I sat out National Adjunct Walkout Day (NAWD) with my annual respiratory infection, but my colleagues in our union’s adjunct caucus made some great plans: a scorecard for each department, based on adjunct surveys of their working conditions and publicized in the school newspaper; an “office hours” booth in the student union modeled on Lucy’s “the Doctor is in” booth from “Peanuts,” stocked with a petition for paid office hours for adjuncts, informational leaflets from New Faculty Majority (NFM), and “graded by underpaid labor” buttons and stamps; teach-ins all over campus with free curriculum and materials posted to the caucus Facebook page. Sadly, only the last of these actually came to fruition. Only three of us are active in the caucus, and one didn’t get a class this semester. In short, the spirit was willing, but the organization was weak.
I suspect this was a problem at many other campuses where there was no or minimal participation in NAWD. When the suggestion for a walkout was first posed in October 2014, many of us already active in the adjunct equity movement expressed skepticism that anything would happen, including me. There was no organization, resources, or plan; there was just the name and the date, an anonymous Facebook page and a Twitter hashtag. We’d seen the crowd-sourced Occupy movement bring a number of issues about inequity into the public conversation and then splinter into continuing local movements that still get less press than they deserve, so we were mildly hopeful.
As social media buzz for NAWD accelerated, a group of activists decided to get behind the effort too, working our union and media contacts to help push the movement into the limelight. We badgered writers at Al Jazeera, USA Today, Huffington Post, The Chronicle of Higher Education, Inside Higher Ed, PBS, NPR, Alternet and elsewhere about the movement, offering information and interviews. We tweeted and posted and promoted at every opportunity to unions like SEIU and the Steelworkers, who are active in adjunct organizing, and supportive academic organizations like New Faculty Majority (NFM), AAUP and the MLA. Since there wasn’t any information forthcoming, we made it up as we went along. And the movement grew, not because of any one group, but because there was a coordinated effort and a media campaign. Now that NAWD is over, we are doing the same with #afterNAWD, helping to gather stories and experiences to learn from for the next effort. [Editor’s note: University of Venus co-hosted an #afterNAWD discussion during the last #femlead chat on March 6.]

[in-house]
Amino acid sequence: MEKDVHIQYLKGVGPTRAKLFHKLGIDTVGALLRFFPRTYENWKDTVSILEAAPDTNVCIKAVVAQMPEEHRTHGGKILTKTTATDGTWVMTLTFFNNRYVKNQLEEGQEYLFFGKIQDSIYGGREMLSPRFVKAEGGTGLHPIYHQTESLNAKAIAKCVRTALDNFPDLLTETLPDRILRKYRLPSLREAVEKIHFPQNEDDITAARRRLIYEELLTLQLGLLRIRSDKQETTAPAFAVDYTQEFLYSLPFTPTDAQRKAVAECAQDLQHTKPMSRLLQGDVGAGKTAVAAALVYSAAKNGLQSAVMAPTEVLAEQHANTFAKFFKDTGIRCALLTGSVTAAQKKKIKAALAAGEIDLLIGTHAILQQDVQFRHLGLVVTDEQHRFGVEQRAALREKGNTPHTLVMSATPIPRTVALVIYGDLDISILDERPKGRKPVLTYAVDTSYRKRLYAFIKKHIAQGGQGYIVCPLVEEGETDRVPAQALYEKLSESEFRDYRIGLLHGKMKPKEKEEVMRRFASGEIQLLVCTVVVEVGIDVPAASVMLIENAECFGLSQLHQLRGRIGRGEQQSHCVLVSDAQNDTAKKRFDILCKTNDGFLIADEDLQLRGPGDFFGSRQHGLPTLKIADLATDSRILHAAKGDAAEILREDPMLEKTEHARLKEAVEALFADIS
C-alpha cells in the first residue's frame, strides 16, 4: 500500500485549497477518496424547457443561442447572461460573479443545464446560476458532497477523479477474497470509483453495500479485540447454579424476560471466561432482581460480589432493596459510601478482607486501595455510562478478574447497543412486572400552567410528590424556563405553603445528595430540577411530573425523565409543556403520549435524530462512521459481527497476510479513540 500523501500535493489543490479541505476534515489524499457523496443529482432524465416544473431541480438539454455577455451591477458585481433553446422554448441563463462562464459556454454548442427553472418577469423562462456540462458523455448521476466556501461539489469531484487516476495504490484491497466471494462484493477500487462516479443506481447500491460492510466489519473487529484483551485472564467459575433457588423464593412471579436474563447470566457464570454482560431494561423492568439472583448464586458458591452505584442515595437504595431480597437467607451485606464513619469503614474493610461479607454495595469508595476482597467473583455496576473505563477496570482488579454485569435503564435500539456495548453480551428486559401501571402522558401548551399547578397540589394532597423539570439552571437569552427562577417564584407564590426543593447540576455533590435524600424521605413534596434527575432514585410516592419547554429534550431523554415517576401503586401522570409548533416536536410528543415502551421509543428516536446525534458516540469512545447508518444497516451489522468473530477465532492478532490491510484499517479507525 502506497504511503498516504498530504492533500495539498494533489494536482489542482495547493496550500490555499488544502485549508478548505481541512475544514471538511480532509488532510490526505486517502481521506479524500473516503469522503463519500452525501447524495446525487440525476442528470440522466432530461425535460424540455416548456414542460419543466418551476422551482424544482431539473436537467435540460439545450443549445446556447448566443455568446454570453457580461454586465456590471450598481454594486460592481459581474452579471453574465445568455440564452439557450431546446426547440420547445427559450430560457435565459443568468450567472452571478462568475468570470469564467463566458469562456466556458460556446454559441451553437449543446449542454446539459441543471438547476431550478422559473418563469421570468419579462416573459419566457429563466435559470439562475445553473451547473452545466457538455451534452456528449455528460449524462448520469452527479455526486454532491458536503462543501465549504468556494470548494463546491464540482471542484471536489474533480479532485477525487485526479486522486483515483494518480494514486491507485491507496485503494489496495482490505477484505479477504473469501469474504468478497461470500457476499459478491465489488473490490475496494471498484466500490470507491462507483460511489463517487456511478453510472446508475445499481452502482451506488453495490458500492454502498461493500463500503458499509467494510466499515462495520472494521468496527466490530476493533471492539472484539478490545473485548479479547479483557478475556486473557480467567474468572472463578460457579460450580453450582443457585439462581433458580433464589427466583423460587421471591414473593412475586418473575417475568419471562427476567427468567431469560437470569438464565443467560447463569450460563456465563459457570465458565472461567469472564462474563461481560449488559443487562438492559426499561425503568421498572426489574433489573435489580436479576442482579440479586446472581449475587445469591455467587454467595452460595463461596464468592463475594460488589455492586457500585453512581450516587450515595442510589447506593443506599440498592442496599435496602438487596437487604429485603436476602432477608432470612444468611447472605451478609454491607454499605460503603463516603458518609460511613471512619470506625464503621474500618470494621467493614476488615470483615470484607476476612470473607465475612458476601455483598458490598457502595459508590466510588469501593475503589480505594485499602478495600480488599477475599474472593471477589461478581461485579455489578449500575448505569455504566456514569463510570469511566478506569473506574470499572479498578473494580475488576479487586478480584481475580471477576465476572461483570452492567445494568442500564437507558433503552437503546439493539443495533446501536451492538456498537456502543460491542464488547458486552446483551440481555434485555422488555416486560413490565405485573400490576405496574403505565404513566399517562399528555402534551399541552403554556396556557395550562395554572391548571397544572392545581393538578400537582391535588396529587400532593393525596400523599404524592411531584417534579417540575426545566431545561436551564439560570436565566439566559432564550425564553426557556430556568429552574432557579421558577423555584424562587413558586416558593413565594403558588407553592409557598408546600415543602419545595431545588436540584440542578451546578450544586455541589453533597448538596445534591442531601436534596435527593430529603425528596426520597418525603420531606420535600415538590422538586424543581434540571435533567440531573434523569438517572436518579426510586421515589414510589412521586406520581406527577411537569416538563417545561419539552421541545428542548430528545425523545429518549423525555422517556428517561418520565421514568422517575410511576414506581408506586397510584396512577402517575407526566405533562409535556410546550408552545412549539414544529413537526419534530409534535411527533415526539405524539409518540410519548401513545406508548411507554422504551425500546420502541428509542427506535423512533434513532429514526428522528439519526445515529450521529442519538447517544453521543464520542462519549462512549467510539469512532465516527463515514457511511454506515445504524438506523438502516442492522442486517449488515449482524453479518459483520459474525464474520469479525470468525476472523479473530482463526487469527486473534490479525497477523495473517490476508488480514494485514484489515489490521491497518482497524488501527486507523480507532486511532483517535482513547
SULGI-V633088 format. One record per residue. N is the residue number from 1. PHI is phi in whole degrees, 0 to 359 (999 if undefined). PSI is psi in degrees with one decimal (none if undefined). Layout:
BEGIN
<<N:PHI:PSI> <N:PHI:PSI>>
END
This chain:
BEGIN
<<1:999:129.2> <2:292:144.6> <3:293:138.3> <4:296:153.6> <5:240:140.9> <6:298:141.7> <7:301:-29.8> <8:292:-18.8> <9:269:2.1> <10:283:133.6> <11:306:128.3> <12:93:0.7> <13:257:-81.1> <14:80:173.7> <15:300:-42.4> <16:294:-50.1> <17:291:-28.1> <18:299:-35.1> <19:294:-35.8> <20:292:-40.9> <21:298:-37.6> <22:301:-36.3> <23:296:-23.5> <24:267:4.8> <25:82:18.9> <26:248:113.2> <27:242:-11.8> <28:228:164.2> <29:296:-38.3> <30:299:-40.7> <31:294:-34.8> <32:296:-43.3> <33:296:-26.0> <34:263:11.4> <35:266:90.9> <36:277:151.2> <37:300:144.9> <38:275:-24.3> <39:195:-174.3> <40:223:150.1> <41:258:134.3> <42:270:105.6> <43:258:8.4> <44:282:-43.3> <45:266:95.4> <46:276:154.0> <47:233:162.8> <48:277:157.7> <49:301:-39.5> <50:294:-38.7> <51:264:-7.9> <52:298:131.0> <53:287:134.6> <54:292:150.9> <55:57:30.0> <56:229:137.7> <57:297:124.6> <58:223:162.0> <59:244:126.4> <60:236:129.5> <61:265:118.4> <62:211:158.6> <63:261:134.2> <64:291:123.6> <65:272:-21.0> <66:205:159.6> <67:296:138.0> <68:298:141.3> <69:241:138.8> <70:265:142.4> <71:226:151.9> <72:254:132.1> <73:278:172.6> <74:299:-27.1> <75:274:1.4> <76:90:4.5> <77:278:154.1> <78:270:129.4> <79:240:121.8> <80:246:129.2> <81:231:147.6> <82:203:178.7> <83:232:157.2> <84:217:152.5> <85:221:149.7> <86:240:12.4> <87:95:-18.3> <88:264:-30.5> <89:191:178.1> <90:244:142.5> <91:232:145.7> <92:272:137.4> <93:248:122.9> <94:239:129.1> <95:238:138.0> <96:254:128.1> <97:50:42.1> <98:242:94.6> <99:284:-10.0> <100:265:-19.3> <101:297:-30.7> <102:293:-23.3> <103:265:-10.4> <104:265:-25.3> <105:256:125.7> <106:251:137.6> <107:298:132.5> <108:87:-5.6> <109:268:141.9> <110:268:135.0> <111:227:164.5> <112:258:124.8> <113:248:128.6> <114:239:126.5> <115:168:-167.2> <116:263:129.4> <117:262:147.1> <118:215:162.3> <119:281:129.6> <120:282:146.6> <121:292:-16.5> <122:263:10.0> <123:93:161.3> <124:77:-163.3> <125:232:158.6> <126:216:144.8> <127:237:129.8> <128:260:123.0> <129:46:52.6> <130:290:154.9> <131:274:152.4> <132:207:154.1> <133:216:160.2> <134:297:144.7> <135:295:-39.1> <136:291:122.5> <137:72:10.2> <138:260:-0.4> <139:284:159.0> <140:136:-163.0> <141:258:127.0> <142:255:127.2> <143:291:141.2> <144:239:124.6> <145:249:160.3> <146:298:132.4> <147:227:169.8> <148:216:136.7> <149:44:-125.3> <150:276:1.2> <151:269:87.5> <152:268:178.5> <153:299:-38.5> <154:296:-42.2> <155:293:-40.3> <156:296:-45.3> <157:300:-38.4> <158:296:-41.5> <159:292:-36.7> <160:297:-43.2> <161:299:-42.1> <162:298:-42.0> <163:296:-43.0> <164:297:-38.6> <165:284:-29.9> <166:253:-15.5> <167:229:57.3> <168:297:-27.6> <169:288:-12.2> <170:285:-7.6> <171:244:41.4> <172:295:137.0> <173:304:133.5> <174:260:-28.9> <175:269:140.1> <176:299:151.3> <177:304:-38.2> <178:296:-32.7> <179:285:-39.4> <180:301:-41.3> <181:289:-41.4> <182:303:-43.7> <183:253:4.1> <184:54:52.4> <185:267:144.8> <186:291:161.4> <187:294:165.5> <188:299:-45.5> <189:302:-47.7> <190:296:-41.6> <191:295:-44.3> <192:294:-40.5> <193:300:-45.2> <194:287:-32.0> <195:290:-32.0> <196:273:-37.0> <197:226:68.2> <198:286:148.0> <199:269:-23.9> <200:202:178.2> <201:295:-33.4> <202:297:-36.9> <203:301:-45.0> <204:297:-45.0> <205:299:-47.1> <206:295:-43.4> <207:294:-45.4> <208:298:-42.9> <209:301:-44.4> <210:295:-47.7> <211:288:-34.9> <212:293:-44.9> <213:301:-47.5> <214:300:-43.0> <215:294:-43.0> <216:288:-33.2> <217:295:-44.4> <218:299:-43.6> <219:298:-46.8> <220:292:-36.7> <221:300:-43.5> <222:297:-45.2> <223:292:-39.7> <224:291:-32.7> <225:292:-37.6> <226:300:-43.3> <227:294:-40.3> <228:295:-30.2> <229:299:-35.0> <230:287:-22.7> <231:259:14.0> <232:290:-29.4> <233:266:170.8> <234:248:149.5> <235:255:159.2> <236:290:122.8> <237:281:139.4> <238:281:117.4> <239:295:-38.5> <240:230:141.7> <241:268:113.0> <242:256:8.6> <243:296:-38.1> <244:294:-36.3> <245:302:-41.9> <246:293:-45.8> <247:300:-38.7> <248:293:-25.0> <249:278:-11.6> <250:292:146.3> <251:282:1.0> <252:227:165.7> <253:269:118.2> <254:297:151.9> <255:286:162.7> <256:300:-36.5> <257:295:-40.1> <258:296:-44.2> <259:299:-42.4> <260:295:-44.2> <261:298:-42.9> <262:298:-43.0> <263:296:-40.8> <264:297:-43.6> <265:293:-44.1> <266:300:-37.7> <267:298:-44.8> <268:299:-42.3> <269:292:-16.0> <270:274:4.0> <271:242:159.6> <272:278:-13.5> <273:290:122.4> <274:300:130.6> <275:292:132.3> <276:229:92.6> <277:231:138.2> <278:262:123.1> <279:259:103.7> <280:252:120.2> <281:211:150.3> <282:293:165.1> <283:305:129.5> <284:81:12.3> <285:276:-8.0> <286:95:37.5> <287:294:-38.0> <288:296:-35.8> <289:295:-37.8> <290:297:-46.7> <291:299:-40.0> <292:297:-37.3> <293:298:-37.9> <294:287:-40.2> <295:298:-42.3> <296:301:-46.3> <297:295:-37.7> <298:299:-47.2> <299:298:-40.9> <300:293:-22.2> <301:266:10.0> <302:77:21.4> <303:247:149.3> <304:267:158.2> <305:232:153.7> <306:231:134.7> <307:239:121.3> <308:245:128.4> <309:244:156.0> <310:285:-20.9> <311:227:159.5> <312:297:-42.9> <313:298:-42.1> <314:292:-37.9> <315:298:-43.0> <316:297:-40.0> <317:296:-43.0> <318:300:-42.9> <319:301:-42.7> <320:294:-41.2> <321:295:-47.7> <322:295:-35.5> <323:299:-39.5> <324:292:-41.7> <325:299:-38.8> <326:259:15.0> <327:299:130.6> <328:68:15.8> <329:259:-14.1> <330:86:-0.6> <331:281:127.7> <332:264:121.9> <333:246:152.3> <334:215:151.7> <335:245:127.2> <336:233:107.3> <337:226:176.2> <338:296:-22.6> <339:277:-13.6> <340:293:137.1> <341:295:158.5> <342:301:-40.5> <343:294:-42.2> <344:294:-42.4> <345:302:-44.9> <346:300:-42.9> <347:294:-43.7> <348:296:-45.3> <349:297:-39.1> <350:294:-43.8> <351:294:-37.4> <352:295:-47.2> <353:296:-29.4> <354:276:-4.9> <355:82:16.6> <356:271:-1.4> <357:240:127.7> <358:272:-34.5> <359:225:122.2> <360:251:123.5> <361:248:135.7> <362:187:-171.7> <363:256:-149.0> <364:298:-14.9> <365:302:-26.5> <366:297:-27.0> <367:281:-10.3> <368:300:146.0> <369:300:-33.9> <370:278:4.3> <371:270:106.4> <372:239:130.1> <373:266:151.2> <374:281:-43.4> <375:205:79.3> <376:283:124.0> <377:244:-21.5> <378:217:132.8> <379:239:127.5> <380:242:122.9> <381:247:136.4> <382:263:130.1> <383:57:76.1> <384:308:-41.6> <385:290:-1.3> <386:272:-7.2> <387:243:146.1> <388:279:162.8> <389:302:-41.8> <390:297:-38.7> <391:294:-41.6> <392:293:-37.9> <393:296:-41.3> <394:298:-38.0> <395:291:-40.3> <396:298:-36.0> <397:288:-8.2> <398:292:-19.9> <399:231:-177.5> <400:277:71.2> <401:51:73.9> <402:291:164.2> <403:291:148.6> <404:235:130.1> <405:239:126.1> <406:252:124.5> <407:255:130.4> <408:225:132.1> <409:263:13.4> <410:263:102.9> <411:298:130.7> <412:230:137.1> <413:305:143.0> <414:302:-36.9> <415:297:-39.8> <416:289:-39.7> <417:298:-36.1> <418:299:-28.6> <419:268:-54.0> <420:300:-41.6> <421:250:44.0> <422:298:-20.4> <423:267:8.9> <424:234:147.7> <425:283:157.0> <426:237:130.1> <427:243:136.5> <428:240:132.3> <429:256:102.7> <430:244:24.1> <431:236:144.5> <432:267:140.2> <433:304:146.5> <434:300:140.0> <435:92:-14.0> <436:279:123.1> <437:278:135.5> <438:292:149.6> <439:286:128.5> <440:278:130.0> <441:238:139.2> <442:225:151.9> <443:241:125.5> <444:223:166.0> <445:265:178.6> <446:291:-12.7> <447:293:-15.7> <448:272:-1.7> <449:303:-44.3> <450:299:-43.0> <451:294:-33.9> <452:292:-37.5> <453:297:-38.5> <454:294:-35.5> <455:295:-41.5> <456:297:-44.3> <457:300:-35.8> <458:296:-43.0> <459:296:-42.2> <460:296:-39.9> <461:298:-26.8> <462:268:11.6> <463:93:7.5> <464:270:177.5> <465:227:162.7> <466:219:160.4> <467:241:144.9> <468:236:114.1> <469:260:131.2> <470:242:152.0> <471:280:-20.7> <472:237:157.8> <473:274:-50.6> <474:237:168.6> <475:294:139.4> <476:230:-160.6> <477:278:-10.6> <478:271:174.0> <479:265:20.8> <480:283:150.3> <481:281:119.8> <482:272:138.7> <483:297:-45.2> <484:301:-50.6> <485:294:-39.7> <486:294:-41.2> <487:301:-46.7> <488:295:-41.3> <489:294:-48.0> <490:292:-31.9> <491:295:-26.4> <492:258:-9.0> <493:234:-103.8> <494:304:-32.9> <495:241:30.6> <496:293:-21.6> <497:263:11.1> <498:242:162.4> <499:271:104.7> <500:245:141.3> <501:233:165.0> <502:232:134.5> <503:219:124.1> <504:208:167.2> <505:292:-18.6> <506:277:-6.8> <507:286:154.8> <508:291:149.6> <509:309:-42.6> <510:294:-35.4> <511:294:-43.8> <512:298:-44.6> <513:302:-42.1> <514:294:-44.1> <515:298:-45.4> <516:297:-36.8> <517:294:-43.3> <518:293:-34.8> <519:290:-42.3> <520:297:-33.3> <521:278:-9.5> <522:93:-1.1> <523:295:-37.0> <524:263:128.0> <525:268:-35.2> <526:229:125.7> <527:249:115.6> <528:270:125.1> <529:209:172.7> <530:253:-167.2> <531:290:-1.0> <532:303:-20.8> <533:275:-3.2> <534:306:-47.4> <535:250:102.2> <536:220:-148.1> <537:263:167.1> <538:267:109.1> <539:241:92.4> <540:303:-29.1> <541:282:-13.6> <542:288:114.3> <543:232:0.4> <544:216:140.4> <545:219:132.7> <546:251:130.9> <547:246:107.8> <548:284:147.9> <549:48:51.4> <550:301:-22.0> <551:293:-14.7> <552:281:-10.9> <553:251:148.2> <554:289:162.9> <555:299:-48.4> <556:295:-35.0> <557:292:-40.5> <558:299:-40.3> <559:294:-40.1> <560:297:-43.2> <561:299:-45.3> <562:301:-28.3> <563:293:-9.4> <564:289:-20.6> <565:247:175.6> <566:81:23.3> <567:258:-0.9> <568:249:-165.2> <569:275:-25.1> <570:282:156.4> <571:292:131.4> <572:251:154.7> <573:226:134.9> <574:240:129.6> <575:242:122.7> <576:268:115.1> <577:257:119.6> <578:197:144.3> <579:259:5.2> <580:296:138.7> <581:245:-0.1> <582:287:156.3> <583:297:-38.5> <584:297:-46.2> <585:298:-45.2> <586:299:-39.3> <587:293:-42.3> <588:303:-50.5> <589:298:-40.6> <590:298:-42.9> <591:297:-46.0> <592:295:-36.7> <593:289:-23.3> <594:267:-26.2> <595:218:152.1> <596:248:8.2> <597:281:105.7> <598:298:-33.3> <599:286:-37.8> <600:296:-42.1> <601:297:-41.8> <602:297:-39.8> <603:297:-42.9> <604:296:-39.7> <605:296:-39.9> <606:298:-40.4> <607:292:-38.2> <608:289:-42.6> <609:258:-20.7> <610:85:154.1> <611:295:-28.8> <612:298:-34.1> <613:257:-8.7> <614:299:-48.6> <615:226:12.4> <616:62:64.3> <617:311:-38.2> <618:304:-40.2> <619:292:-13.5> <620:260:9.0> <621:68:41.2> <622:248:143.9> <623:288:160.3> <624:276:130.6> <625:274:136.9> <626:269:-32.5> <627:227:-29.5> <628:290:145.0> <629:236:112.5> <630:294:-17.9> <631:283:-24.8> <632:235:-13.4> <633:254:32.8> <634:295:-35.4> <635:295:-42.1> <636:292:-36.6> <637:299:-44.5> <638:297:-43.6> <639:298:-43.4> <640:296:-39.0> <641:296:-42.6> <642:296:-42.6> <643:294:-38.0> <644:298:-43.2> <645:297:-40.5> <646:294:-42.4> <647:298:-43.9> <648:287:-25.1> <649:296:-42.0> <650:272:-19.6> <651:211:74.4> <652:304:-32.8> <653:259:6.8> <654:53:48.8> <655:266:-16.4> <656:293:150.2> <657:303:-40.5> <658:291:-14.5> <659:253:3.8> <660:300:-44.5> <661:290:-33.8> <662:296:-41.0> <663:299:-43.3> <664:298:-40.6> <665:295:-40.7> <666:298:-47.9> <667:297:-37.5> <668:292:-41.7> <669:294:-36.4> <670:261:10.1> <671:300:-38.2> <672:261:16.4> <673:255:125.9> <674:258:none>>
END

Social justice movements don’t just happen. Often, it appears that way: there is a catalyzing event—Rosa Parks’ civil disobedience, the shootings at Kent State, the Stonewall riots—that makes it seem as though people’s hearts have spontaneously combusted into action. The truth is always more complicated. Before that event happened, there have probably been months, if not years, of planning, organizations already in place, media and political contacts already cultivated. Sometimes, as in the case of Rosa Parks, the apparently spontaneous event itself is anything but; the ideas are already in the zeitgeist and plans are already taking shape.
This is certainly the case with NAWD, for which NFM’s Campus Equity Week was a clear precursor. Three years ago, I started collecting media stories about contingent faculty as a research resource. In the first eighteen months of collecting, there were no more than two or three articles a week popping up in my Google alerts. The archive now has more than 700 articles, and I can no longer keep up with the output. More and more people are being enlightened about contingent faculty conditions, thanks to NFM’s publicity campaign and the efforts of a number of organized, brave, and vocal activists.
To capitalize on the international turnout for NAWD, the movement needs to build on the existing contacts among unions, media, and academic societies to counter the current narrative of market forces and “just get another job” trolls. We need to make allies of parents, students, K-12 educators, and our own tenured and tenure-track colleagues. By building contacts and relationships with media—writing op-eds and articles, participating in interviews, organizing campus teach-ins and panels at academic conferences, lobbying for legislative change—we not only fulfill our duty as public intellectuals, but we control the narrative.
We need to own the rhetoric, define the argument, build the machinery of protest and change. We need to organize. Our future, and the future of higher education, is too important to leave to chance.
Lee Kottner, New Jersey City University